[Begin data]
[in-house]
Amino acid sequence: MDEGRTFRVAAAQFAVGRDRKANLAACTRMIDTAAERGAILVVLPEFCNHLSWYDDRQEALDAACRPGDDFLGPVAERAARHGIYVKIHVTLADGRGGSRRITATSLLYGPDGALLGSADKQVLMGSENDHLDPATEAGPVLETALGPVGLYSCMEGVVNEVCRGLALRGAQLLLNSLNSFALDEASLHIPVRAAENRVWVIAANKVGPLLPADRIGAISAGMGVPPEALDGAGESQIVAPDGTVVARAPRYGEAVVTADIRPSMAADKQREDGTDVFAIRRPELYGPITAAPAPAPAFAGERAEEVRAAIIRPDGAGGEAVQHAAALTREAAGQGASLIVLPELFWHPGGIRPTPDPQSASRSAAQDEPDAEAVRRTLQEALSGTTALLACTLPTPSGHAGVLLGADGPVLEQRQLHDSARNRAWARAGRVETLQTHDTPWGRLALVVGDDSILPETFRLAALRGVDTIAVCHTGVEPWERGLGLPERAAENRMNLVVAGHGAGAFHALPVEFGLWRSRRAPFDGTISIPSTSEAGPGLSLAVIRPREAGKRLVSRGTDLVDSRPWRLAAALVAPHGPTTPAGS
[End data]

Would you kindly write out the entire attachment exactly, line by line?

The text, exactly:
[in-house]
Amino acid sequence: MDEGRTFRVAAAQFAVGRDRKANLAACTRMIDTAAERGAILVVLPEFCNHLSWYDDRQEALDAACRPGDDFLGPVAERAARHGIYVKIHVTLADGRGGSRRITATSLLYGPDGALLGSADKQVLMGSENDHLDPATEAGPVLETALGPVGLYSCMEGVVNEVCRGLALRGAQLLLNSLNSFALDEASLHIPVRAAENRVWVIAANKVGPLLPADRIGAISAGMGVPPEALDGAGESQIVAPDGTVVARAPRYGEAVVTADIRPSMAADKQREDGTDVFAIRRPELYGPITAAPAPAPAFAGERAEEVRAAIIRPDGAGGEAVQHAAALTREAAGQGASLIVLPELFWHPGGIRPTPDPQSASRSAAQDEPDAEAVRRTLQEALSGTTALLACTLPTPSGHAGVLLGADGPVLEQRQLHDSARNRAWARAGRVETLQTHDTPWGRLALVVGDDSILPETFRLAALRGVDTIAVCHTGVEPWERGLGLPERAAENRMNLVVAGHGAGAFHALPVEFGLWRSRRAPFDGTISIPSTSEAGPGLSLAVIRPREAGKRLVSRGTDLVDSRPWRLAAALVAPHGPTTPAGS